Debates surrounding standardized testing cite a long list of positives and negatives.
Proponents of standardized testing tout benefits like uniformity, ease of comparison, accountability, and charting of individual progress. Opponents suggest more holistic ways to measure students’ abilities and progress.
At the end of the day, no one is trying to handicap students. Each “side” wants to offer students and teachers options that lead to success.
We’ve done an in-depth analysis of why educators are for—or against—standardized testing. Today, let’s look at the other side. That is—if you’re opposed to standardized testing, what are the options?
Are there good solutions to measure success apart from the frequent, high-stakes tests currently used by public schools?
Proponents of alternatives have quite a few ideas up their sleeves! From highly creative “stealth assessments” to “sampling”, there are options for everyone. For those willing to meet modern education halfway, not every solution includes completely forgoing traditional standardized tests.
If you’ve ever wondered whether there was a better way for your child or students, you may find some of these options appealing!
1. Multiple Measures
The multiple measures approach uses a combination of assessments to follow student progress without the high-stakes standardized approach. Along with assessments, it also makes use of data apart from tests, such as graduation rates and demographic information.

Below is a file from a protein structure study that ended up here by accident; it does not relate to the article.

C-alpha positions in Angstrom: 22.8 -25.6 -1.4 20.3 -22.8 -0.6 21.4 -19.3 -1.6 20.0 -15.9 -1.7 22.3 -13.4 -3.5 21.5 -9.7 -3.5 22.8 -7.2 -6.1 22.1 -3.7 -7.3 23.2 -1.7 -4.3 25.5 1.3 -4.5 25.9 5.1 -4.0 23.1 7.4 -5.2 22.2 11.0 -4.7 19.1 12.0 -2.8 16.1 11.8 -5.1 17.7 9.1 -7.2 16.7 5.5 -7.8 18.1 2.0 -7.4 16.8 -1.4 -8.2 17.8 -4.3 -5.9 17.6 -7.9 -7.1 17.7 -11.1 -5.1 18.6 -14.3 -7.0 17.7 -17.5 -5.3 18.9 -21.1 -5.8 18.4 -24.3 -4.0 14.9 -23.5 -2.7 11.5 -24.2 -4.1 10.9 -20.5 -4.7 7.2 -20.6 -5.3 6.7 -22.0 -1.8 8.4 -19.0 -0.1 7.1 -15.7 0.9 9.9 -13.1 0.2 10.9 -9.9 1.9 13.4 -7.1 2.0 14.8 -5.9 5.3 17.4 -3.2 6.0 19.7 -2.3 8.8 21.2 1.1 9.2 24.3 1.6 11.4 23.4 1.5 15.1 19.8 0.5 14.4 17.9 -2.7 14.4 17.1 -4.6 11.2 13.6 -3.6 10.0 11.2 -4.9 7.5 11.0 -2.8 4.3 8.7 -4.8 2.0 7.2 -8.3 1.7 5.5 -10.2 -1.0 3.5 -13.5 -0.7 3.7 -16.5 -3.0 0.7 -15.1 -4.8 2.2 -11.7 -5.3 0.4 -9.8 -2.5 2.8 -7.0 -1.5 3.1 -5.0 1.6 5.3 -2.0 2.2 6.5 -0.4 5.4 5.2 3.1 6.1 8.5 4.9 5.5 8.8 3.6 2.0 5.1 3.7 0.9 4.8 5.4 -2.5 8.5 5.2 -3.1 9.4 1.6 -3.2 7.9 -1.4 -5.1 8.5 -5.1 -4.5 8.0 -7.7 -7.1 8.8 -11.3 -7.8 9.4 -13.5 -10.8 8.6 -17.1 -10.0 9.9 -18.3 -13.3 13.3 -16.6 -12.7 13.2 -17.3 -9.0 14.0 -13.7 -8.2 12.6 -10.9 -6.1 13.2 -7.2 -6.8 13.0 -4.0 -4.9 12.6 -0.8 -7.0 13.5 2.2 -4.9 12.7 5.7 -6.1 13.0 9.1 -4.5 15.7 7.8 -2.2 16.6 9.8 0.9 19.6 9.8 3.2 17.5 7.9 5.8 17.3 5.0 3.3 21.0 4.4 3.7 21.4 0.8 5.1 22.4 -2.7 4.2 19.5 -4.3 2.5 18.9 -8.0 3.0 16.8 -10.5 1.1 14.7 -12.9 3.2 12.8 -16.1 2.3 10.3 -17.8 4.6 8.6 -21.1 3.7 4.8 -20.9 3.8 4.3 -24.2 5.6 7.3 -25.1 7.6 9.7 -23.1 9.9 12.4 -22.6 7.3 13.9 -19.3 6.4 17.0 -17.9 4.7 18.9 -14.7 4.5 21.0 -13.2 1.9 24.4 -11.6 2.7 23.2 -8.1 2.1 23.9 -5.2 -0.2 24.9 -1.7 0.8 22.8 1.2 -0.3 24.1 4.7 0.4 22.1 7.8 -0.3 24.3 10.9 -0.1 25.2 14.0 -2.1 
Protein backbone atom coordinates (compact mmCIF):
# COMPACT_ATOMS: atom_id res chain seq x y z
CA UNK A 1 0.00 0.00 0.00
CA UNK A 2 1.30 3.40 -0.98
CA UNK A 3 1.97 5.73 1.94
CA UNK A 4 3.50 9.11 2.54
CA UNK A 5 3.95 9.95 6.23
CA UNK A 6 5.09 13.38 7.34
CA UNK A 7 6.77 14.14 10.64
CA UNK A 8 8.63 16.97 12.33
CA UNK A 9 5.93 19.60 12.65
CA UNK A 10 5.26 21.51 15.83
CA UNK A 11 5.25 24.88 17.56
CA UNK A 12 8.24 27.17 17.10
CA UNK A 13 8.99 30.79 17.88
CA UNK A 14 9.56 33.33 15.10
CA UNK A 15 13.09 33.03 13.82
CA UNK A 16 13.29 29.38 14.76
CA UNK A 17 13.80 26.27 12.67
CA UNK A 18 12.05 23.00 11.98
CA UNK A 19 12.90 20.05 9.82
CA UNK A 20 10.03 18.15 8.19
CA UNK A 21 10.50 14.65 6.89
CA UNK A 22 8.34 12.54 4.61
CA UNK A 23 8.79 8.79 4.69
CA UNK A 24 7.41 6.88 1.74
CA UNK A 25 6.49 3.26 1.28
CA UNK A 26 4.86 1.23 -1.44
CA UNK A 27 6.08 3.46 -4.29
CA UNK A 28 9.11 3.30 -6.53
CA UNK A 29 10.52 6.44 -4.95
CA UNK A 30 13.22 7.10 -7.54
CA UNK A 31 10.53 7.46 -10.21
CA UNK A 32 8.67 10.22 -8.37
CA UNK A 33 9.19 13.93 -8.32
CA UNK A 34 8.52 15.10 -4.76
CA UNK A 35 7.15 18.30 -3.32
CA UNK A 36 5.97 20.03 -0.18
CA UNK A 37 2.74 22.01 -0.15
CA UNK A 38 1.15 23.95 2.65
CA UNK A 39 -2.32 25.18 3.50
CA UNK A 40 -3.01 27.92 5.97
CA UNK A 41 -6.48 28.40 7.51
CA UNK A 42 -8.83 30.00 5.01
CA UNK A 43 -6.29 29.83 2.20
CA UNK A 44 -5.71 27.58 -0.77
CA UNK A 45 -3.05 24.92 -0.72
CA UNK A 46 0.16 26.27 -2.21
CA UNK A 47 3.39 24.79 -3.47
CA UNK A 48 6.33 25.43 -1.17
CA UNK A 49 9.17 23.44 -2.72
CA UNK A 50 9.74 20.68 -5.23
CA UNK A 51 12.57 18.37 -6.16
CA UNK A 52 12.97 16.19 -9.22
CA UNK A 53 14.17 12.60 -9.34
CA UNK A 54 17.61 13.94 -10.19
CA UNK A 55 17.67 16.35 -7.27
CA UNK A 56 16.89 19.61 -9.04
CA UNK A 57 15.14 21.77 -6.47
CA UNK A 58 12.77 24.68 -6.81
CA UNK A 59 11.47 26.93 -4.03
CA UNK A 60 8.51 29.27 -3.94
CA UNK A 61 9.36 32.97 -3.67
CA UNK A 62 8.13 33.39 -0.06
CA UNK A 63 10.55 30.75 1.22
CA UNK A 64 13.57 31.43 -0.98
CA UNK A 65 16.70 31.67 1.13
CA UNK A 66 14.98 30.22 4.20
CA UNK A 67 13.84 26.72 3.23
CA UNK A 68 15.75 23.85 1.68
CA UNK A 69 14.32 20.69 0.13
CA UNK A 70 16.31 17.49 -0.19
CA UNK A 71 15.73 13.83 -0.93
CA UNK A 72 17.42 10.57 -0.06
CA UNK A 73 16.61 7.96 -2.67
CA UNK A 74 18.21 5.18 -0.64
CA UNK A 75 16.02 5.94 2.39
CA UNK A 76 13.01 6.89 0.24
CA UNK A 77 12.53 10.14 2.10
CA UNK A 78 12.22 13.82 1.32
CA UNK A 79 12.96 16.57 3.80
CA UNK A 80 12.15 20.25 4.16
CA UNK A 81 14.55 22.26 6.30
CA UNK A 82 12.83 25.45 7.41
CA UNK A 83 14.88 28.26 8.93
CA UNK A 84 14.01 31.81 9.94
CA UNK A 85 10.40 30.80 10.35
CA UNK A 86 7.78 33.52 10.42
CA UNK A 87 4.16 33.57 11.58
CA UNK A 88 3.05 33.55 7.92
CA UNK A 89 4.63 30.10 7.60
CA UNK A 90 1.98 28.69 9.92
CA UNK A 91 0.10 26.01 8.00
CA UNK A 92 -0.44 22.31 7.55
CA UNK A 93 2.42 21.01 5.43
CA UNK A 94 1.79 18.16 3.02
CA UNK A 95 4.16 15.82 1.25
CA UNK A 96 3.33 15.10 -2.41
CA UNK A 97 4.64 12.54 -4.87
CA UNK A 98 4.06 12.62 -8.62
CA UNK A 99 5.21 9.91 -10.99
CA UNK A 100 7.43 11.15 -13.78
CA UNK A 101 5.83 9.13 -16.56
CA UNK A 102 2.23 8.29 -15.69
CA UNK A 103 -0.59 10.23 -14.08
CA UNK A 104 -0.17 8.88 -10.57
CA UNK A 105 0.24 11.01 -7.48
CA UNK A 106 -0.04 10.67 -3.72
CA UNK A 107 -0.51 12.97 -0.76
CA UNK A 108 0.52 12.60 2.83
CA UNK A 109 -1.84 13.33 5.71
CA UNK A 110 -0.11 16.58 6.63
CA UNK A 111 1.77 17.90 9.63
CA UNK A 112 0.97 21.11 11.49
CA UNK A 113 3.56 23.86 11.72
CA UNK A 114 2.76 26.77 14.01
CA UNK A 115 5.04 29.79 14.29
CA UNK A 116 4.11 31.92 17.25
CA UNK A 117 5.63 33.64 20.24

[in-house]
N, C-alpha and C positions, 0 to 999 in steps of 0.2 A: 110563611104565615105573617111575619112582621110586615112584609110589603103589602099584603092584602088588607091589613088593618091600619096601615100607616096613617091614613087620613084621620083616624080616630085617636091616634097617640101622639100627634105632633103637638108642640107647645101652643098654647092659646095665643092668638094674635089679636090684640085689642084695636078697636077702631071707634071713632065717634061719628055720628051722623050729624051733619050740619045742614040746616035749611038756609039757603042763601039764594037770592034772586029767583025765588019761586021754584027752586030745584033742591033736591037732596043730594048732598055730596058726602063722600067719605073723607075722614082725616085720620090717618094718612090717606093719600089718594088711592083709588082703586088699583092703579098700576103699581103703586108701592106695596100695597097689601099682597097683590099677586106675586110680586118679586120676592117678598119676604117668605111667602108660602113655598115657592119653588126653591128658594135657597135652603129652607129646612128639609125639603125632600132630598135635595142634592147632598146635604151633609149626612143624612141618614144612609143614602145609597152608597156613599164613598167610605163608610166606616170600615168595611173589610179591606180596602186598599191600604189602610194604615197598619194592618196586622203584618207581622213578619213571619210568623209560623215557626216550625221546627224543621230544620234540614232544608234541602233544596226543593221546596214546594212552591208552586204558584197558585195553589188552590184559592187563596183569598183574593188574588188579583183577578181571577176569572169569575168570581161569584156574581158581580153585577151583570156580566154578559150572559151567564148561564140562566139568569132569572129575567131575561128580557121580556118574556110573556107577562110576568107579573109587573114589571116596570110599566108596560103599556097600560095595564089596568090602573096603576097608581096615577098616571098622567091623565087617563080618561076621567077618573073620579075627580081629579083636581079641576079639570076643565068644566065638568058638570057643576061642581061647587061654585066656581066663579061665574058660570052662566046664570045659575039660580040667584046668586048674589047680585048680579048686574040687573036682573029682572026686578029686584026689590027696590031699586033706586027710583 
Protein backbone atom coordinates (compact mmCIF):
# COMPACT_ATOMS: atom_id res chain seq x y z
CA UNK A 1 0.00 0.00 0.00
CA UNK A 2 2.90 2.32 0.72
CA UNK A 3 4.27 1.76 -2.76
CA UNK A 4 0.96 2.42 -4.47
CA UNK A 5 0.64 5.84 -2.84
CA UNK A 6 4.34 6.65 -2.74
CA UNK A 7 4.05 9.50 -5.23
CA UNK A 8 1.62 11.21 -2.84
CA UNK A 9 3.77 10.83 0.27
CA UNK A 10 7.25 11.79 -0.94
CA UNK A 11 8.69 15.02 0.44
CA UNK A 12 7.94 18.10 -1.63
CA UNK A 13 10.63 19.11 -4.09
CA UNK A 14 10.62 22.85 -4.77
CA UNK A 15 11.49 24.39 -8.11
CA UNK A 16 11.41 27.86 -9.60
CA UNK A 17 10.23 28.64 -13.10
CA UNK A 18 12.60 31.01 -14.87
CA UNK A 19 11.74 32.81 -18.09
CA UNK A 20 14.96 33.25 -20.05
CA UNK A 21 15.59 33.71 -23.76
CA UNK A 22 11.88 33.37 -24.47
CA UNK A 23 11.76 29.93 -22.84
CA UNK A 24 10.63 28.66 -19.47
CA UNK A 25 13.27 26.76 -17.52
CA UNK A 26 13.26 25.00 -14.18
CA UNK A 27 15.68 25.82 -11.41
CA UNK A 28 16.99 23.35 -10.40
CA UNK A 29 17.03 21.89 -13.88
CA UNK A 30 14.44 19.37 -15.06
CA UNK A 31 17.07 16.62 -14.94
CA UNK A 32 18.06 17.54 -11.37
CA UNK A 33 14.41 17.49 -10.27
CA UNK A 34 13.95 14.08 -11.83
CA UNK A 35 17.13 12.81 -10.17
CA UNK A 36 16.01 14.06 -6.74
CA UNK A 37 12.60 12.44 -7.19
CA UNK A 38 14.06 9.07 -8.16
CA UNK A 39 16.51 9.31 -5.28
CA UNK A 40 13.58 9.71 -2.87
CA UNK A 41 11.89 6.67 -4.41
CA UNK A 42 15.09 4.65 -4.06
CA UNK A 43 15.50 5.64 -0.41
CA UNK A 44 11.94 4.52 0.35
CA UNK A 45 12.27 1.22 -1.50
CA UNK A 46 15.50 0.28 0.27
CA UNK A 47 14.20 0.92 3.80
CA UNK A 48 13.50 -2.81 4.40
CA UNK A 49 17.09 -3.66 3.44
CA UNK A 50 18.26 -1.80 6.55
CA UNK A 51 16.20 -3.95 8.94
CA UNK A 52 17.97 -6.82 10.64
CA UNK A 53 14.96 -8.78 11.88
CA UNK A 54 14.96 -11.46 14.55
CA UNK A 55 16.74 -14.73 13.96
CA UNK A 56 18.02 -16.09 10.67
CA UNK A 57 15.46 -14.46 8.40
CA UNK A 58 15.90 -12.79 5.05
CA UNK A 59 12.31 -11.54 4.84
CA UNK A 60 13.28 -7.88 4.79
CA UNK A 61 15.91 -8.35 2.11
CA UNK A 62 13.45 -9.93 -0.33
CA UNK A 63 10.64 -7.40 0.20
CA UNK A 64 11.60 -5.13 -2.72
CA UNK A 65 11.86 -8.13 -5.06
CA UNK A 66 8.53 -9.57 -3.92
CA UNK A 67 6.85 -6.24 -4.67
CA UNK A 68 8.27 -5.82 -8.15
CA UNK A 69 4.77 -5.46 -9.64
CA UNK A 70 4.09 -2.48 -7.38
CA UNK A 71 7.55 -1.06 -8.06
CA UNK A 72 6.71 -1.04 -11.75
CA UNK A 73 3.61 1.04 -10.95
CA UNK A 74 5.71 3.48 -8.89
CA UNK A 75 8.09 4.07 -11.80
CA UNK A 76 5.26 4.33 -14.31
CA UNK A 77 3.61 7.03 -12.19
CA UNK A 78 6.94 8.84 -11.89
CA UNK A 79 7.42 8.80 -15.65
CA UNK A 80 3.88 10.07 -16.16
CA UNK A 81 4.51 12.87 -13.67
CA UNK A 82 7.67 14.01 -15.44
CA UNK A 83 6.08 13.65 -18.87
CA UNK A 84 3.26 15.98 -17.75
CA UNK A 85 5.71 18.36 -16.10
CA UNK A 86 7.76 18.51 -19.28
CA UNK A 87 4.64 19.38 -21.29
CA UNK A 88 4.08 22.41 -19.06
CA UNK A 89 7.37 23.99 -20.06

- Game-based assessments: Game-based assessments seek to measure the learning process in action. They’re often “administered” in the form of a computer game. AAA Lab at Stanford University has developed web-based tests in which students complete tasks that measure their minds’ abilities.
In one game tested by Stanford, students were given the opportunity to design a school poster of their choice. Basketball toss or pie bake-off? Arial or Times New Roman font? Students navigated these decisions and were given options for feedback. They could choose between hearing compliments about their work or complaints. Compliments might affirm that so far they’d included all the necessary data. Complaints might critique how cramped the text was.
Dan Schwartz, the director of Stanford’s AAA Lab, says these games “are not just measures of what the student already knows, but attempts to measure whether they are prepared to continue learning when they’re no longer told exactly what to do.”
- Social and emotional skills surveys: These surveys are designed to gauge the social-emotional skills of students, as well as how they perceive the social-emotional climate of their learning environment. They usually take the form of questionnaires trying to assess students’ attitudes and experiences.